It’s December again, and the world needs your novel

Wow. It is December, 2017. Another year ends.
Time for reflection!

I could do the standard New Year's resolutions thing, or I could do the standard reflect on all the good in your life thing, too. I’m not sure I want to do that. What to talk about? OK, let’s talk about my favorite virtue!

If you know me, you know that I am really big on courage. I think most of the world’s ills stem from people not exercising their courage.
It takes courage to be kind.
It takes courage to live your truth.
It takes courage to forgive people – especially yourself.
It takes courage to be honest.
It takes courage to change your mind.
It takes courage to write a book.

So ask yourself, were you courageous in 2017?

RMFW is a writer’s organization. It is filled with people who believe they have a story to tell. Did you tell your story? Did you go to our monthly programs to learn craft, or take an online class? Did you go to one of the announced book signings, or to the Writer of the Year panel? (I’ve always found those fascinating.) Did you listen to the RMFW podcast or join a critique group? Did you go to the Colorado Gold Conference? Did you finish your book? Did you start it? Why?

Did you do everything in your power to tell your story?

Writing a book is a courageous act, in and of itself. It’s a daunting task filled with self-doubt and fear. There are people who will question your passion, question your reasoning, and question your resolve to be an author. In spite of them, you still have this dream. You, gentle reader, should be praised for even attempting it.

But I don’t want you to stop with the attempt. I want you to celebrate the end of your journey. I want you to write that book!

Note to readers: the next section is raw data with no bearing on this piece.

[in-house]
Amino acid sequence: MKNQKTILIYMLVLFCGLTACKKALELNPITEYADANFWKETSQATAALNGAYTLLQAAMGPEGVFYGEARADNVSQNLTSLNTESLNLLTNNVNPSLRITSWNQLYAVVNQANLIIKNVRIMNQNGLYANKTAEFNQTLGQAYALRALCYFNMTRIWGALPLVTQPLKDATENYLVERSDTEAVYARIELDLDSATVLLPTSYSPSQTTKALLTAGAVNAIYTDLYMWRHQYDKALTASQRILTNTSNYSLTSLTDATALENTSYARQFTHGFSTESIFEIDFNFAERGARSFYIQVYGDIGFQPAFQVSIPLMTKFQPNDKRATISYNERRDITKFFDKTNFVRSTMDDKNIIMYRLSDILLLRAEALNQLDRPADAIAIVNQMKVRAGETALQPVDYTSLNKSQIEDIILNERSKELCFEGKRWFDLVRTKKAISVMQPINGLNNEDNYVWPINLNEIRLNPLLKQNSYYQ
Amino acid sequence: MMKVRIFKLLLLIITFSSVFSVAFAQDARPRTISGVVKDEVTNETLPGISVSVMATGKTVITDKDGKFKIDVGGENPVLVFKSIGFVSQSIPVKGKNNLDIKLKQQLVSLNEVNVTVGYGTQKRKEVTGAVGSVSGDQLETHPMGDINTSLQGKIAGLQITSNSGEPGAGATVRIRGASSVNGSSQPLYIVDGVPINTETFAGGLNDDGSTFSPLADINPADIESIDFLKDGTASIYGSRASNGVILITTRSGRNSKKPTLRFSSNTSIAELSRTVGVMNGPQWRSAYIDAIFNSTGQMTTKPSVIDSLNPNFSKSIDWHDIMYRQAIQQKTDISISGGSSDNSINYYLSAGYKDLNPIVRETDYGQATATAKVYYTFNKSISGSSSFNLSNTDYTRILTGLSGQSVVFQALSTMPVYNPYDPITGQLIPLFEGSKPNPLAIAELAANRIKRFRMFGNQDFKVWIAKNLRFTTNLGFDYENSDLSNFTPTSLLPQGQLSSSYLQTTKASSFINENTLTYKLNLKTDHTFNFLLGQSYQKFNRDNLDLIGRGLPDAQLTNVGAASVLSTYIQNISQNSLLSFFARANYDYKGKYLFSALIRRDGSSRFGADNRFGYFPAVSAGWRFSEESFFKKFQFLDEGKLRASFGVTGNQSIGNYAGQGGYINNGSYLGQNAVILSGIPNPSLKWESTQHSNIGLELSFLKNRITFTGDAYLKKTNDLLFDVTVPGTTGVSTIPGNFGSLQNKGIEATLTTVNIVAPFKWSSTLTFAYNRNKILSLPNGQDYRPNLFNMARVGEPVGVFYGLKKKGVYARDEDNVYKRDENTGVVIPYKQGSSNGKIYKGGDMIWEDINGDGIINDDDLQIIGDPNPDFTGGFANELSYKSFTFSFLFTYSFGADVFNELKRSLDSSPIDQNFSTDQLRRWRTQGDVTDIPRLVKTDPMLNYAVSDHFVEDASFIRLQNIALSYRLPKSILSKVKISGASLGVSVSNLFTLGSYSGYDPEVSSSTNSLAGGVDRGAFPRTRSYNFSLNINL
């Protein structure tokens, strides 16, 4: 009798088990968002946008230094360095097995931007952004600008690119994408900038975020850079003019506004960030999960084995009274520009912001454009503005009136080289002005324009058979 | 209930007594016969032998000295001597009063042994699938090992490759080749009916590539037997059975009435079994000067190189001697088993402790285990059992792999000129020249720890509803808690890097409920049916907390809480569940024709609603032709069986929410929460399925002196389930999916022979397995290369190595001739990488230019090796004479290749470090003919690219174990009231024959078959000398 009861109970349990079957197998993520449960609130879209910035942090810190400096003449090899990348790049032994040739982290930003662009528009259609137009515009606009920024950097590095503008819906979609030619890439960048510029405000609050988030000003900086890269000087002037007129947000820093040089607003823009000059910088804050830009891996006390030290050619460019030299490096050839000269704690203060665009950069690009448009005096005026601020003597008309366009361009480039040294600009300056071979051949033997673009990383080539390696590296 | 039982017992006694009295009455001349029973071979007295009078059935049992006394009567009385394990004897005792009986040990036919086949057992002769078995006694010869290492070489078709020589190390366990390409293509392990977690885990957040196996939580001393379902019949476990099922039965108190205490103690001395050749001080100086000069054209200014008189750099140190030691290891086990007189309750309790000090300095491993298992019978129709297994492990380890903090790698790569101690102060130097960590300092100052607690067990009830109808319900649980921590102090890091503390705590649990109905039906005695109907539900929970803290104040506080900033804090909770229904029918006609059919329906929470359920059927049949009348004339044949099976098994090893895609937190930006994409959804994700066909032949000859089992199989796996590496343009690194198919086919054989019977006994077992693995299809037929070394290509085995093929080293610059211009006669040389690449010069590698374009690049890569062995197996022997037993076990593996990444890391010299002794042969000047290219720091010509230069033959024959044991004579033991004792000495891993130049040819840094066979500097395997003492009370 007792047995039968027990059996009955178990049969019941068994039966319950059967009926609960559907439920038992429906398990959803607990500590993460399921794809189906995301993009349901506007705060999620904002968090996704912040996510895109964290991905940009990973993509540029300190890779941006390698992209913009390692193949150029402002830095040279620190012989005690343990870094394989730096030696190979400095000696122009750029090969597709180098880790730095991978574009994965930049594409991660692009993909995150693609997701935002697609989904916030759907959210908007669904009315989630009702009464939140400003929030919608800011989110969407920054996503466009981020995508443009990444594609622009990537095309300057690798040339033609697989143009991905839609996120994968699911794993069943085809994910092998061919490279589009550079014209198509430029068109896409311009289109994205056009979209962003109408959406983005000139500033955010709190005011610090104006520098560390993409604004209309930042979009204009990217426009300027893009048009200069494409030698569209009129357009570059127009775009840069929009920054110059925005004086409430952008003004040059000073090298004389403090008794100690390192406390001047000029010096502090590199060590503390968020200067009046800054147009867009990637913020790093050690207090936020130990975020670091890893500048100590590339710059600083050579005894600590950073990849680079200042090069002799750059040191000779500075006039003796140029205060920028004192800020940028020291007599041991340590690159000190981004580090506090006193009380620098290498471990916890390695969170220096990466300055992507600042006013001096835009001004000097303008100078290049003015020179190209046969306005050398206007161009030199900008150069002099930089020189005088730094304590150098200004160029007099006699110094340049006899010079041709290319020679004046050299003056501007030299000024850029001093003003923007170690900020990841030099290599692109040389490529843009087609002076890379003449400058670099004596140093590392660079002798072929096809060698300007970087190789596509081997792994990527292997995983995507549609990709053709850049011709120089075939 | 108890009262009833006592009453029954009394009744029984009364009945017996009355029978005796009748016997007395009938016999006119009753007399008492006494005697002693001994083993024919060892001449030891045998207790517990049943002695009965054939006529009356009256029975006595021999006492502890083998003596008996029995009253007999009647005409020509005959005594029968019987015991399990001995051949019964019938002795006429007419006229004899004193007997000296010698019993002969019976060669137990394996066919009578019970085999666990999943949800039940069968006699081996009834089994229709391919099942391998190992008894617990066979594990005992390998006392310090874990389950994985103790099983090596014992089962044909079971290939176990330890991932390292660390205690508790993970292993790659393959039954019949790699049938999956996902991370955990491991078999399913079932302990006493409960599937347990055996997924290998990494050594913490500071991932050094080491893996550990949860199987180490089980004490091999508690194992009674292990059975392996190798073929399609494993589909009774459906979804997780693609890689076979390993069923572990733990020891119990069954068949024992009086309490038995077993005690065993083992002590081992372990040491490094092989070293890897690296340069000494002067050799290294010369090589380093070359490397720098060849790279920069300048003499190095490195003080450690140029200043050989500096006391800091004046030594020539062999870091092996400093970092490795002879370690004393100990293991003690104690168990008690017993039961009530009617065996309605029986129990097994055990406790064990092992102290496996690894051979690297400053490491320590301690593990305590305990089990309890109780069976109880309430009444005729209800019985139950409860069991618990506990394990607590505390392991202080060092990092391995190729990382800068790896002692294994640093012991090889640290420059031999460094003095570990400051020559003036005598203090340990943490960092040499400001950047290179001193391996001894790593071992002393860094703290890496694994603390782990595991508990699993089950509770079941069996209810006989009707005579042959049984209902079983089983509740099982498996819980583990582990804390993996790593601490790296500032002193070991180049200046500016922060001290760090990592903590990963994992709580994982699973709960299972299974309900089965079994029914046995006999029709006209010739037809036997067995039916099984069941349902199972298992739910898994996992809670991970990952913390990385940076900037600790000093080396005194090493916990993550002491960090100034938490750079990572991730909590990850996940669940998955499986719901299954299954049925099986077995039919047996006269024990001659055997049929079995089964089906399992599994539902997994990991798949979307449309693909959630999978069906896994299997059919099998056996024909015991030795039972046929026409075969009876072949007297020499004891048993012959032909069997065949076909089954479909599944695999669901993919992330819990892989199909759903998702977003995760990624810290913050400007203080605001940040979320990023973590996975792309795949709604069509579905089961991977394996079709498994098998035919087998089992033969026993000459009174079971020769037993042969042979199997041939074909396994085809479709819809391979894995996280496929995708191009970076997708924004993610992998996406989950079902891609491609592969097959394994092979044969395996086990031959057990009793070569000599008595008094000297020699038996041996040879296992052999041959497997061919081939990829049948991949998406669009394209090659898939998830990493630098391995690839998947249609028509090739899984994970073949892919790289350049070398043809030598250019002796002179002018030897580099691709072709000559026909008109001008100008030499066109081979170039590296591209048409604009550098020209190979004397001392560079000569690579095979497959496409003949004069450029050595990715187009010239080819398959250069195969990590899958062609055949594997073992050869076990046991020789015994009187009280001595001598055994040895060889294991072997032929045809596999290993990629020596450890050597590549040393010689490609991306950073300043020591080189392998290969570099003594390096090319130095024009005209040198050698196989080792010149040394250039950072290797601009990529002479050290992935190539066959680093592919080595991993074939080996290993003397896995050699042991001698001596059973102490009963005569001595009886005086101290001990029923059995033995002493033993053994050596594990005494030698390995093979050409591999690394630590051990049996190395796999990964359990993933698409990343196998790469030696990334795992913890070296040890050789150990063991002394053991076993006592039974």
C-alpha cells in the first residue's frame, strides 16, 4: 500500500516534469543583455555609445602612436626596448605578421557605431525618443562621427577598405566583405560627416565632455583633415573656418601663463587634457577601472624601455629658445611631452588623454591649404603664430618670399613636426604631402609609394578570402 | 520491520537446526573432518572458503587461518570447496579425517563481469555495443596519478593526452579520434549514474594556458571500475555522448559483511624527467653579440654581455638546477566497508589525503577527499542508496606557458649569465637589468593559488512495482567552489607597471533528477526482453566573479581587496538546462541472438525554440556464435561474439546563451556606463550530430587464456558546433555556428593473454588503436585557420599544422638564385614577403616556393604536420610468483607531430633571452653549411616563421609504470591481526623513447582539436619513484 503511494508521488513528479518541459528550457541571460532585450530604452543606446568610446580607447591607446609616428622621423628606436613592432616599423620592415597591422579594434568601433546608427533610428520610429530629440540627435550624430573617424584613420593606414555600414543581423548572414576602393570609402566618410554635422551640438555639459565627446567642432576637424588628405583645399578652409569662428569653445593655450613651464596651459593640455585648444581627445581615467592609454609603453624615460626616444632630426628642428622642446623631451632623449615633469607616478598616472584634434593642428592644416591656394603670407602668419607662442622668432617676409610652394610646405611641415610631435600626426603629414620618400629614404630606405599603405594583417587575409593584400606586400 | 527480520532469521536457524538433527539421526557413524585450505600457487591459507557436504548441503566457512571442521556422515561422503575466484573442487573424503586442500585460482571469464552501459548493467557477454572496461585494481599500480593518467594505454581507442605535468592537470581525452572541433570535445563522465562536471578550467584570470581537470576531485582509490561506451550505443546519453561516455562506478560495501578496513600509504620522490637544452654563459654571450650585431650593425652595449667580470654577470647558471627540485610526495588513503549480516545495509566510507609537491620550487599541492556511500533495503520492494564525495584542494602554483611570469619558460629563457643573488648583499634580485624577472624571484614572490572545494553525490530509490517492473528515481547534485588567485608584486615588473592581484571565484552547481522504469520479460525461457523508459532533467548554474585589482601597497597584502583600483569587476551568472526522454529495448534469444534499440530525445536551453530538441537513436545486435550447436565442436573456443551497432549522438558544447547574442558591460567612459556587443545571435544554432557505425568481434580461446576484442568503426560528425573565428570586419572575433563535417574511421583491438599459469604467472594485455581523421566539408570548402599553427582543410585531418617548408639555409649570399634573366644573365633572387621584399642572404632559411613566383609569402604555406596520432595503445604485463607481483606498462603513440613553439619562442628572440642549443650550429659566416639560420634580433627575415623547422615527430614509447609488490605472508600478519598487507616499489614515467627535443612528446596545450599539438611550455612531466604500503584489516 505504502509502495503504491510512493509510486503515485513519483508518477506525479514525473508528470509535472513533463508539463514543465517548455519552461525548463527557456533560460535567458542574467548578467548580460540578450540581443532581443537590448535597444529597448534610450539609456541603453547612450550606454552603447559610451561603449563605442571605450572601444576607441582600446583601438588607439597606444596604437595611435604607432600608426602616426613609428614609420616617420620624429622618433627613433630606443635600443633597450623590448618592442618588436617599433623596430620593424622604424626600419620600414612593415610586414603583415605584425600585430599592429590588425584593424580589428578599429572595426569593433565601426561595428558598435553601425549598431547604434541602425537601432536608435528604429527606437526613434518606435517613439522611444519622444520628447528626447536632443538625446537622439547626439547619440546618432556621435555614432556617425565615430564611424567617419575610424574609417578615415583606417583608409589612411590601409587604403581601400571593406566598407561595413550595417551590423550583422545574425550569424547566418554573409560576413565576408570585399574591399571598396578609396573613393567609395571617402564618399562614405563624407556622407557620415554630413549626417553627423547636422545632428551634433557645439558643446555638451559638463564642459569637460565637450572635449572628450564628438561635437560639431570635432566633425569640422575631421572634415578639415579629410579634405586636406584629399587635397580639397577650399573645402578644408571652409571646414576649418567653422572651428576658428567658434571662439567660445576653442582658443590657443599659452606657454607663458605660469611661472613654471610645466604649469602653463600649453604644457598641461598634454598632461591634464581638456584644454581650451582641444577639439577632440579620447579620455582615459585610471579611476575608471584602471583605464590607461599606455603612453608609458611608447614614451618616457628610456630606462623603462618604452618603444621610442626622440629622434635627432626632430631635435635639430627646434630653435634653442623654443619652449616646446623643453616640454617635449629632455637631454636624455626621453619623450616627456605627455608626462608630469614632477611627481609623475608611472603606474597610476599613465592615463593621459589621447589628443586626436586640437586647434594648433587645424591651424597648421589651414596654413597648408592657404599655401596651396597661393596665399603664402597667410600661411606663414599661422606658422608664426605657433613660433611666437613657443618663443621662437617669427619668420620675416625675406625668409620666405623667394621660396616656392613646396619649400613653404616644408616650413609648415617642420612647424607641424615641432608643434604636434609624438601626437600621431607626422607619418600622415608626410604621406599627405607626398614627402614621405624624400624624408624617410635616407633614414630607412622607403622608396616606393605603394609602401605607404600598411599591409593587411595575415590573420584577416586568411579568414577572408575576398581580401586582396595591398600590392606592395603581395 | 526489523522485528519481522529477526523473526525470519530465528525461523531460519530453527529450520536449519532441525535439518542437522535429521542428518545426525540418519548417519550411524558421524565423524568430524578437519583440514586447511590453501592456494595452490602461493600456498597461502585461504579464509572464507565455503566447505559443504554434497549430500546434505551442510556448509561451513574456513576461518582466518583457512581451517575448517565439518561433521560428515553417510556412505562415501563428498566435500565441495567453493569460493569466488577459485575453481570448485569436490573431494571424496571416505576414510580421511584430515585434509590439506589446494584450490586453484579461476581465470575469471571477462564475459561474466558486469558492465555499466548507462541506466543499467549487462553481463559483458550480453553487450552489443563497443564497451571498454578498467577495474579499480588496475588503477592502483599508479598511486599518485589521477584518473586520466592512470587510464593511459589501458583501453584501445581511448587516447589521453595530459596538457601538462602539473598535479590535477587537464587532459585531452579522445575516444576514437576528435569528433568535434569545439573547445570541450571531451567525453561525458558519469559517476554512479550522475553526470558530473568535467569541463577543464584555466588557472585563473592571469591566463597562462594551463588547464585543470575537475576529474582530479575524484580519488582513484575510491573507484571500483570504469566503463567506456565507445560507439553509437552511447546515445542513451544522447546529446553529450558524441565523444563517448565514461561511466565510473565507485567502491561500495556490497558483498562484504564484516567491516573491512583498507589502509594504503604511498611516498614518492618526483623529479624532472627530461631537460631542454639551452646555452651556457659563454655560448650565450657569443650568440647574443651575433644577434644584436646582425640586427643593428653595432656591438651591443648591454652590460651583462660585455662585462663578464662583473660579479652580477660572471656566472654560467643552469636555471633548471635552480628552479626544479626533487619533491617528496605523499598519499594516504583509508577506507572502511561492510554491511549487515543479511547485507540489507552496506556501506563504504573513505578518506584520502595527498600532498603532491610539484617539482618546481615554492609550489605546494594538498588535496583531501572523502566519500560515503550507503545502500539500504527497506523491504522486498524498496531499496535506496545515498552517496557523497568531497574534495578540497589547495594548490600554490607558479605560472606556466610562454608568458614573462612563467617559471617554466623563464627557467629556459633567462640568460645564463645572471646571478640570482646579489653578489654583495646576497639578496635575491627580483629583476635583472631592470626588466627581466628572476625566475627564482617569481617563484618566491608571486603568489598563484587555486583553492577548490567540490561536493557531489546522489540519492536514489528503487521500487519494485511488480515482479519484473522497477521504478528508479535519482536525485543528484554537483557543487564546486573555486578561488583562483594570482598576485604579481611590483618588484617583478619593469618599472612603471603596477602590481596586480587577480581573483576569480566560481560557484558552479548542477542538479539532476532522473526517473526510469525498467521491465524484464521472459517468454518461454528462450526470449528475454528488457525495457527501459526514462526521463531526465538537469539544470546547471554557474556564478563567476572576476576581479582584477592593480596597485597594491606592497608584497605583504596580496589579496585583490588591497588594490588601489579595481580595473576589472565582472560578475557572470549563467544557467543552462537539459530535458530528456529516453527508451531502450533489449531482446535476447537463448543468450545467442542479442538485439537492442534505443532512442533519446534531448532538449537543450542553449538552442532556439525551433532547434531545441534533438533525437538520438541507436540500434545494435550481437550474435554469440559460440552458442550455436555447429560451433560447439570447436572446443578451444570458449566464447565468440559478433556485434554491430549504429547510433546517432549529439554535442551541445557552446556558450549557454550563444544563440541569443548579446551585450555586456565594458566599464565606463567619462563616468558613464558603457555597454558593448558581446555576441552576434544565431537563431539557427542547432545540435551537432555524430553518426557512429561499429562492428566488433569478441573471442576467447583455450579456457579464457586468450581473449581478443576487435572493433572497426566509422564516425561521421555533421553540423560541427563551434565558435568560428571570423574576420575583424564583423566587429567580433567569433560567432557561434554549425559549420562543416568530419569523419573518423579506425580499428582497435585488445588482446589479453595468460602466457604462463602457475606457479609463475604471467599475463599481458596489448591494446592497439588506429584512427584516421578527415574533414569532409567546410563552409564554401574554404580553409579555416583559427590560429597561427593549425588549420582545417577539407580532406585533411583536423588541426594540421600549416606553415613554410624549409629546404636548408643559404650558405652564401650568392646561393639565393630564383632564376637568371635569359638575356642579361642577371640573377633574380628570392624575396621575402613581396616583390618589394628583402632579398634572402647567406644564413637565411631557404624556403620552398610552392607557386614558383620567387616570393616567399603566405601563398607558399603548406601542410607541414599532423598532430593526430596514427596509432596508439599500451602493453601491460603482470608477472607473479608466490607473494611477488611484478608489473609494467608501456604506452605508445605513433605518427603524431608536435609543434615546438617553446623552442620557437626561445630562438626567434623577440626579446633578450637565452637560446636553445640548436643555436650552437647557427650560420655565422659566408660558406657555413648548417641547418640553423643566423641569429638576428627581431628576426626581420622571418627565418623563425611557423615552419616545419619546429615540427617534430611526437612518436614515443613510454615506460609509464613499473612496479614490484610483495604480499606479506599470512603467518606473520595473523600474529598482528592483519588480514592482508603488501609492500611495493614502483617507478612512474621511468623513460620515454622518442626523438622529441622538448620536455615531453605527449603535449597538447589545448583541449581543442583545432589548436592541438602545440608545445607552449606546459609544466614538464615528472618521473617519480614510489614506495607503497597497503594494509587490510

I know you’re super busy with work and young children. I know you’ve got relatives to worry about. I know you’ve got a thousand different things on your plate that should get done before you write your story. I get it. But listen, if you don’t make your story a priority in your life, who will?

If you wrote 500 words a day, five days a week, in 32 weeks you would have an 80,000-word book! That’s eight months of writing. If you wrote 600 words a day, you could cut a month off of that time.

Does it sound daunting? Does it sound scary? Well, good. Now I’ve got your attention. All you have to do is write. Everything will fall into place once you begin to write. Don’t worry about that shady character in chapter three. Don’t worry about how the star-crossed lovers are going to get together. Don’t worry about the sea of zombies, beavers, or zombie-beavers that are the standing in the way of your protagonist. Find a solution, even if you don’t like it. Go with it. Let go of your desire for perfection. I don’t remember who said it, but perfection is the ally of procrastination. There will never be a perfect time to write your book. The washing machine will break. You will lose your job. The kids will get sick. In spite of all of that, write your book.